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Fatty liver disease increases heart disease risk and mortality in type 2 diabetes

A new UK study shows that non-alcoholic fatty-liver disease (NAFLD) is associated with higher all-cause mortality and incidence of cardiovascular disease (CVD) events in people with type 2 diabetes.
Researchers have found that mortality rates for people with type 2 diabetes and a history of NAFLD were double those for people with type 2 diabetes but no record of NAFLD.
The research, led by scientists at the University of Edinburgh, highlights NAFLD-associated mortality risks from a range of causes, including cardiovascular disease and a form of liver cancer known as hepatocellular carcinoma.
The trial involved more than 130,000 participants with type 2 diabetes followed over four years and who had been admitted at least once to hospital due to complications of NAFLD.
Participants who had developed liver disease from alcohol, medication or viral causes were excluded from the study.
The association found between NAFLD and incident CVD was independent of other factors which increase the risks of developing cardiovascular events, such as smoking, high blood pressure and certain medications.
NAFLD is a term that encompasses varying degrees of liver disease which, according to the researchers, is thought to be present in over half of people with type 2 diabetes.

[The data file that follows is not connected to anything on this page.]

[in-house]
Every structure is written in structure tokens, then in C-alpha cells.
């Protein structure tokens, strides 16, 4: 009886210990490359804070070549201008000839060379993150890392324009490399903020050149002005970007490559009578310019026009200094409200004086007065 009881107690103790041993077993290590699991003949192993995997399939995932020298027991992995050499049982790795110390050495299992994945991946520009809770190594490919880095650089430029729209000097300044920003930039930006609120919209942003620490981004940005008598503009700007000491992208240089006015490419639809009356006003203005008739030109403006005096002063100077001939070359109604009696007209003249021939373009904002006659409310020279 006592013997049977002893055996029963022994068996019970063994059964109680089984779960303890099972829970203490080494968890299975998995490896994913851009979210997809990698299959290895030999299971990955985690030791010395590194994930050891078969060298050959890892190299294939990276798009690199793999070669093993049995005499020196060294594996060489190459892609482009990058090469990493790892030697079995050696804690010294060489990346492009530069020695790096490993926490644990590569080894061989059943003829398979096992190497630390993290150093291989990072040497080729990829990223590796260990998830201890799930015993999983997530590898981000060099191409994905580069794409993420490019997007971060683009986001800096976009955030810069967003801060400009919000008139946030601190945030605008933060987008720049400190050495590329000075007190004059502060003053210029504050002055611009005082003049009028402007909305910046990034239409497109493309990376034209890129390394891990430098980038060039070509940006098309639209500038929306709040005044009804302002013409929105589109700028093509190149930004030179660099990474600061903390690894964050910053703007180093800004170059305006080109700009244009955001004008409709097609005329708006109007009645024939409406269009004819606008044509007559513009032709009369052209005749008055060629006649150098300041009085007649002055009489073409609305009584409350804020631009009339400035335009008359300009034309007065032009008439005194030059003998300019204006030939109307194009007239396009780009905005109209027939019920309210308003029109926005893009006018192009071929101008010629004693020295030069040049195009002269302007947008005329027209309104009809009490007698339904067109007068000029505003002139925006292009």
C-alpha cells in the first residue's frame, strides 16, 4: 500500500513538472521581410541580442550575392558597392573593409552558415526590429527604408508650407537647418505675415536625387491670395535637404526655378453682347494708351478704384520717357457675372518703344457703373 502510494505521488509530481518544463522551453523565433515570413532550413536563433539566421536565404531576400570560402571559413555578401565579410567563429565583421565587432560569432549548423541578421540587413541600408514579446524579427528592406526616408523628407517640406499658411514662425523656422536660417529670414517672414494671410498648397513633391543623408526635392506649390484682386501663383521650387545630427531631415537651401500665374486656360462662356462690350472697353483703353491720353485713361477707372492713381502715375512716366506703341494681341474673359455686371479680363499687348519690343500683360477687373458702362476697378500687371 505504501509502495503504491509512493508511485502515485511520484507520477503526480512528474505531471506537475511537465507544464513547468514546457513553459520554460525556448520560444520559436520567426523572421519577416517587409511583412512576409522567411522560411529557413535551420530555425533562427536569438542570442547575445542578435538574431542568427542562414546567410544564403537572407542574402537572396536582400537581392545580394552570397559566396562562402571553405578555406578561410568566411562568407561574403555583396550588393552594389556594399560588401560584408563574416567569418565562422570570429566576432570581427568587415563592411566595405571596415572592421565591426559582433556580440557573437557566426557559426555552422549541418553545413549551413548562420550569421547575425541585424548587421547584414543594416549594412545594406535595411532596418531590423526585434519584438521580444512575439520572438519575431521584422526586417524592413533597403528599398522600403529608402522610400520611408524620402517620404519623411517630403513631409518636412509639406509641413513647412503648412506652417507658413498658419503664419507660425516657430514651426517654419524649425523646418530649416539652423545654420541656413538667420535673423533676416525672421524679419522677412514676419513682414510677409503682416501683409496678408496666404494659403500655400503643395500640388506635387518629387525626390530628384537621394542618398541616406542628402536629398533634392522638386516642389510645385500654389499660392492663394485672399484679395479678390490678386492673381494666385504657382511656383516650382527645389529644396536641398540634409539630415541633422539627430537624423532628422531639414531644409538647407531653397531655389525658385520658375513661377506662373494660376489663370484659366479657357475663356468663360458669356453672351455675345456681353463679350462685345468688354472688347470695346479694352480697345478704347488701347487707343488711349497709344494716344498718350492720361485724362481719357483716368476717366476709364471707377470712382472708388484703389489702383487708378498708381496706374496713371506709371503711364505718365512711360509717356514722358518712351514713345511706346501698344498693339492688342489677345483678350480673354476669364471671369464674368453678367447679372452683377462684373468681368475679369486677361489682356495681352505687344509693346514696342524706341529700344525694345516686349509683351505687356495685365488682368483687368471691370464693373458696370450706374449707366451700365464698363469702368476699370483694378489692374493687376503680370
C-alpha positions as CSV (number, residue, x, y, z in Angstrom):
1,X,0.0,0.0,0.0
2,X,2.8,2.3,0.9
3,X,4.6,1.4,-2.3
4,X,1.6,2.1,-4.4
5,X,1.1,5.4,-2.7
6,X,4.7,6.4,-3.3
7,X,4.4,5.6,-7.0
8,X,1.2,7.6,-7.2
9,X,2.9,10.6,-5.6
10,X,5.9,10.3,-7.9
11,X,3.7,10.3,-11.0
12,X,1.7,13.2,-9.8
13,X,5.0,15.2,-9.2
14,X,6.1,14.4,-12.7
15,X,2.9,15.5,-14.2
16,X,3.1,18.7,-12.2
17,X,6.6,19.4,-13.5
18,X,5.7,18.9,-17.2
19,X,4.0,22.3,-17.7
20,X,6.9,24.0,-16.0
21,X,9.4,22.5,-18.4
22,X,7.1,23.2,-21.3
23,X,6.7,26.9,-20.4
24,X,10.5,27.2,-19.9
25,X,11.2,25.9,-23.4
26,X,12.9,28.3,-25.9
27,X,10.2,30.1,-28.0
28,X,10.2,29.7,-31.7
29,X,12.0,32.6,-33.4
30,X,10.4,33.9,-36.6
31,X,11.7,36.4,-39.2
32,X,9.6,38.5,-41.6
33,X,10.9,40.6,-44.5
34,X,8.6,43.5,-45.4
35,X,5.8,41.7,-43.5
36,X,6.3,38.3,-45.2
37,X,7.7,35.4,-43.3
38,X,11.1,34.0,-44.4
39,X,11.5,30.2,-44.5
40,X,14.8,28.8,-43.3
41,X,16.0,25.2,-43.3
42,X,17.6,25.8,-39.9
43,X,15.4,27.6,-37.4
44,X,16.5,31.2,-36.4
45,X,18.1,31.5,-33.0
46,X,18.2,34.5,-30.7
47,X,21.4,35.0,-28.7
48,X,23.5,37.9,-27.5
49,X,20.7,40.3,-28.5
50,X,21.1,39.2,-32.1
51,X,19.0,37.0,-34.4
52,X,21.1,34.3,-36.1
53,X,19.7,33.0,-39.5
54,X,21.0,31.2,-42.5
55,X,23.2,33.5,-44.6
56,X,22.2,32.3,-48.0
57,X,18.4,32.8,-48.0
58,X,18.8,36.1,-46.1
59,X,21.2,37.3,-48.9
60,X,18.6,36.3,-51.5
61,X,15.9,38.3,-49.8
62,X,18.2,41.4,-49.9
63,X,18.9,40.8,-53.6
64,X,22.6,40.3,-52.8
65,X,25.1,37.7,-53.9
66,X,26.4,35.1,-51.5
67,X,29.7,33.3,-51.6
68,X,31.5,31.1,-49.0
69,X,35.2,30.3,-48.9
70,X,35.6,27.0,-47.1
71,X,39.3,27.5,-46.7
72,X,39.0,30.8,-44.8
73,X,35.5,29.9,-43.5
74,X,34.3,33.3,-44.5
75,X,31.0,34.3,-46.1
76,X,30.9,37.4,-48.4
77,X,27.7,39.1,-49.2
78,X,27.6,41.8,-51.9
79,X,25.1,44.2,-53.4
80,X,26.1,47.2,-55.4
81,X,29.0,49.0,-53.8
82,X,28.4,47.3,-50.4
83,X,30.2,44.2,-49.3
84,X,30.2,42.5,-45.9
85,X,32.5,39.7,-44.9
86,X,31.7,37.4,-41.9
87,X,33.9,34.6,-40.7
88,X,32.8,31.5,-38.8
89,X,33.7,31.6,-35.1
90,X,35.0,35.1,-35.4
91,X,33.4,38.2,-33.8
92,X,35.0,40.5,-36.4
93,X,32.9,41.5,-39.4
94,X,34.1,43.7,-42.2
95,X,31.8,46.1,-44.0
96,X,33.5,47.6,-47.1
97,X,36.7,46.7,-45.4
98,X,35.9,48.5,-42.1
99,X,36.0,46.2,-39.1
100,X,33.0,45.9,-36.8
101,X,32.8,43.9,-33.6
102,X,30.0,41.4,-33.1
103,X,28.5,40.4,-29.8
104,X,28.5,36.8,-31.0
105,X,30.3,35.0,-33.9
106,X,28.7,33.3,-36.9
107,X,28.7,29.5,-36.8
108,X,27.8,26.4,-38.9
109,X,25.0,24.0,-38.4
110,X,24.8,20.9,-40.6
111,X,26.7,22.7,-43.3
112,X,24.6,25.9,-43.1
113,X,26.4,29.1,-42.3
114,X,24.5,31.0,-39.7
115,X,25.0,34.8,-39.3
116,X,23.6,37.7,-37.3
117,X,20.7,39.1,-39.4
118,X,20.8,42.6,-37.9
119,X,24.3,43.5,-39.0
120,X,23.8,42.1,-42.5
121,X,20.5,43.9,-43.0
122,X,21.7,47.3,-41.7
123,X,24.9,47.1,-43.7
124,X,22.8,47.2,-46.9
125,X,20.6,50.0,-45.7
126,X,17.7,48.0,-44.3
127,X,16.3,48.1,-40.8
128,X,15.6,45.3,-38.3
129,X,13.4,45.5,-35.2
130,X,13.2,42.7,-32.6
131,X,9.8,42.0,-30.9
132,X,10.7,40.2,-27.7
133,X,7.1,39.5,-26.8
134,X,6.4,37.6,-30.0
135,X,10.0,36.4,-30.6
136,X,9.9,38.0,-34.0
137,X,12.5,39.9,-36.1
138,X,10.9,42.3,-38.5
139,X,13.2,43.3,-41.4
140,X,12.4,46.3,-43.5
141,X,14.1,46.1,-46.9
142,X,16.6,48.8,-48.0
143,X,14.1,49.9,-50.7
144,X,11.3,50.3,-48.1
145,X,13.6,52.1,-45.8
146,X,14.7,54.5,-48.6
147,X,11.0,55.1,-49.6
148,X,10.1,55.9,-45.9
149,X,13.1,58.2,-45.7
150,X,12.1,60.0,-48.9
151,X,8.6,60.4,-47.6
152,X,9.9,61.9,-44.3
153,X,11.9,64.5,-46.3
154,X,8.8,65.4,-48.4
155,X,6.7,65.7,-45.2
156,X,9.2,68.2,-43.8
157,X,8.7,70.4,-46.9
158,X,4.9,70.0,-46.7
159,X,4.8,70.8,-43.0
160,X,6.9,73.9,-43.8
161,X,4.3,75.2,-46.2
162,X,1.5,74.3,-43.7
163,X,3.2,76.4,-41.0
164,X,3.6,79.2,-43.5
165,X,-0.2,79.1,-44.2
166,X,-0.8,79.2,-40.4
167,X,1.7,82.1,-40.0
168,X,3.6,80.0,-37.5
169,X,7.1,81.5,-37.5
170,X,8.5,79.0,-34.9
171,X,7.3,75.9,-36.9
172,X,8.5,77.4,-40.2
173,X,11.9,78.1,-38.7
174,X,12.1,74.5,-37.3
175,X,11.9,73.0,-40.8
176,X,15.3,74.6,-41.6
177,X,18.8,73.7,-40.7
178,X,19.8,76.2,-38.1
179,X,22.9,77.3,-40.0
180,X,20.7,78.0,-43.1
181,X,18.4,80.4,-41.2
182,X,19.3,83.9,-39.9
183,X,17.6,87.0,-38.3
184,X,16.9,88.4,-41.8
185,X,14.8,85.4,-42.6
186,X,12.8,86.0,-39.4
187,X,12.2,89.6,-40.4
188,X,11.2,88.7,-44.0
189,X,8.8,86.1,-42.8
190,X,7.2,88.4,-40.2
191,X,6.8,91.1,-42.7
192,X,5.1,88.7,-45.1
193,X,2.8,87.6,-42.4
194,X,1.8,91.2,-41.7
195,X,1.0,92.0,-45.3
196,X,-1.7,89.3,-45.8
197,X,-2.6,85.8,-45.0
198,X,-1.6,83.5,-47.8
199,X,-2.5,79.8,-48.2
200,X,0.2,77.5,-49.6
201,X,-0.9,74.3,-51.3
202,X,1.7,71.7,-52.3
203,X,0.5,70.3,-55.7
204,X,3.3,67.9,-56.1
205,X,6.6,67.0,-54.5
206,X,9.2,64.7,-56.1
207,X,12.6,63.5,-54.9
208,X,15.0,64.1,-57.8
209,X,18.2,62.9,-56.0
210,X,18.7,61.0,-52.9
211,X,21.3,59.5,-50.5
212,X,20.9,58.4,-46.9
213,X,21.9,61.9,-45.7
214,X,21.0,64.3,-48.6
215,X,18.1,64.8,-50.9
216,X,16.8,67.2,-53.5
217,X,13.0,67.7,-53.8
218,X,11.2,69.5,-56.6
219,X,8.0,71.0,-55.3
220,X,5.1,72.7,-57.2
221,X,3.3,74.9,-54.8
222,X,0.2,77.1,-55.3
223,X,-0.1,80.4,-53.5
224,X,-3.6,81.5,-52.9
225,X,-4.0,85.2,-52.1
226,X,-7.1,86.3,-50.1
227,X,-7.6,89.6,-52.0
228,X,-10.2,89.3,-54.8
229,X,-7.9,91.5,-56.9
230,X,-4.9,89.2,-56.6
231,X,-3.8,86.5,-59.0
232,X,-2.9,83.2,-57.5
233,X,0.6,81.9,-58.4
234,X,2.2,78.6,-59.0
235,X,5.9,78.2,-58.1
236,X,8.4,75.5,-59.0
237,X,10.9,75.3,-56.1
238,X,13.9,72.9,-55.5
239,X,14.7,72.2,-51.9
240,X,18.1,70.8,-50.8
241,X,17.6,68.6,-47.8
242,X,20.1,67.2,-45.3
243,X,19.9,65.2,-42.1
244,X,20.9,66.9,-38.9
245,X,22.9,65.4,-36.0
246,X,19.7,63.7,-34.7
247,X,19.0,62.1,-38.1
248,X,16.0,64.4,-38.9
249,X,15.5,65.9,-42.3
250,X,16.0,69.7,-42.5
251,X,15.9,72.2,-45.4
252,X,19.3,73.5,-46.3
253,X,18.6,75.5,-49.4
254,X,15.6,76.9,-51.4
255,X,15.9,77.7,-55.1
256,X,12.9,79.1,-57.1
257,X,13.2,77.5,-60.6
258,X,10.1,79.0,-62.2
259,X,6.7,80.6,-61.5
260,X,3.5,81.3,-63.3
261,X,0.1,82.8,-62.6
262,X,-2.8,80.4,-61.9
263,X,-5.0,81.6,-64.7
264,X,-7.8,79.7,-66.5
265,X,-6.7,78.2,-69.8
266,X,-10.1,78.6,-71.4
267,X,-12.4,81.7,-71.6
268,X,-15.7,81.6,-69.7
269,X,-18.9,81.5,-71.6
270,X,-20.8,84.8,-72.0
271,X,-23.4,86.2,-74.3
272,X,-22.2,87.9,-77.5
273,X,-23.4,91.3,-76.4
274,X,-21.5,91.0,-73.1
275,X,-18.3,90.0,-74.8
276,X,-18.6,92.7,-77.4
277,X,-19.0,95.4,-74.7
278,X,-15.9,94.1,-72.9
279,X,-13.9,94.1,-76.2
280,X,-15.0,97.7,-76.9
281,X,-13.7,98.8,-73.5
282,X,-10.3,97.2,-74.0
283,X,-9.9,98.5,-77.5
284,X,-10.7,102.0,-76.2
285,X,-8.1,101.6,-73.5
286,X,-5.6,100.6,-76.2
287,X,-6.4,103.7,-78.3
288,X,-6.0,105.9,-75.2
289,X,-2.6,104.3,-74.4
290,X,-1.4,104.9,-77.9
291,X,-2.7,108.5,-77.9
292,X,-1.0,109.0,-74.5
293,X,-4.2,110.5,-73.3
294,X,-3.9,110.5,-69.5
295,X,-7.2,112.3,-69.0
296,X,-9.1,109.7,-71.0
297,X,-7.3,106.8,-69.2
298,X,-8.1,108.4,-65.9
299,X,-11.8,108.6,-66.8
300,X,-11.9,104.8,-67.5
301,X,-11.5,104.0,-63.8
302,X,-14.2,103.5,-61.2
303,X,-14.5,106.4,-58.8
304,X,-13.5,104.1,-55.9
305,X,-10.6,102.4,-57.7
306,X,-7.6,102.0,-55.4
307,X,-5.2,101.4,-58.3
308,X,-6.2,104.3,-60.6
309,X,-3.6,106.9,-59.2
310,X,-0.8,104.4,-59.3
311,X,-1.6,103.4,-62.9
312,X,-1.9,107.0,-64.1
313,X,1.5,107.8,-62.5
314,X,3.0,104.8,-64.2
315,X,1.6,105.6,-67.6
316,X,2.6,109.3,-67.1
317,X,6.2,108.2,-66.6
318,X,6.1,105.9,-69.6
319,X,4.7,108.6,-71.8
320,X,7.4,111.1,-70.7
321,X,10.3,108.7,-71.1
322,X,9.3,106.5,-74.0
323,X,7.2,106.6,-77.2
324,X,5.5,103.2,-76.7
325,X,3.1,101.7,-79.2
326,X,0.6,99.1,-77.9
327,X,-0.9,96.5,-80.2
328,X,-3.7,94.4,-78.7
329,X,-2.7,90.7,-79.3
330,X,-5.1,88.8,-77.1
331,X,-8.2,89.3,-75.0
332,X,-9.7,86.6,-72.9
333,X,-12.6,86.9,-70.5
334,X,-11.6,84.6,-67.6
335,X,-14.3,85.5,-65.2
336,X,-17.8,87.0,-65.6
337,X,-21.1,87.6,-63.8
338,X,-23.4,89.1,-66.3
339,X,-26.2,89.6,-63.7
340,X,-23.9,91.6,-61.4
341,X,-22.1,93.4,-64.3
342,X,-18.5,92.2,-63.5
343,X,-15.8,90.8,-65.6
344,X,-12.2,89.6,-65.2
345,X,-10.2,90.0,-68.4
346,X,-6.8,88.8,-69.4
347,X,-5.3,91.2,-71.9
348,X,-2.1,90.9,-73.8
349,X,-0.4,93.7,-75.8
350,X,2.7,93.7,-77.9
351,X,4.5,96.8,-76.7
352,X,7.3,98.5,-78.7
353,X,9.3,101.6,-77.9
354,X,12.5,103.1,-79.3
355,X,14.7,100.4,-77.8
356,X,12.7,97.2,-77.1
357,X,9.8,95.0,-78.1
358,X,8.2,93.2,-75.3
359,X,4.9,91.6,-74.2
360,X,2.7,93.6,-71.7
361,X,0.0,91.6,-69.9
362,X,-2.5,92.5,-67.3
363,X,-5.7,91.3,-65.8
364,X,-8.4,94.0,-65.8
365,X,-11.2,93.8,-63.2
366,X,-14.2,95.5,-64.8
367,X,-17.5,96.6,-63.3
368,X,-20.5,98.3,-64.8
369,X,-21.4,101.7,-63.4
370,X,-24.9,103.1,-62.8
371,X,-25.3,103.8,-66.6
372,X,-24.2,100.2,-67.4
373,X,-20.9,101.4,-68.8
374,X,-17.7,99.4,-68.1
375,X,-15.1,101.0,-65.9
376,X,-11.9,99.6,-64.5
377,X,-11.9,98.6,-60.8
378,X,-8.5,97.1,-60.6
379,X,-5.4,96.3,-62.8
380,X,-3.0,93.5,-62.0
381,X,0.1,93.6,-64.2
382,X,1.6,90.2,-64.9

In the study, the majority of participants had less severe fatty liver disease, nonalcoholic steatohepatitis (NASH), or only one or more signs of serious liver tissue damage.
The results show that the more severe the form of NAFLD, the higher the mortality risk across all causes, which stresses how crucial the early identification of NAFLD in type 2 diabetes is to lower risks.
Previous research indicates that among people with type 2 diabetes and NAFLD, those found to be most at risk for CVD, in particular, tend to be older, have higher HbA1c levels, a high body mass index (BMI) and elevated LDL cholesterol levels.
This suggests that addressing some of those lifestyle-related risk factors can help lower increased odds of CVD in people with type 2 diabetes and existing NAFLD.

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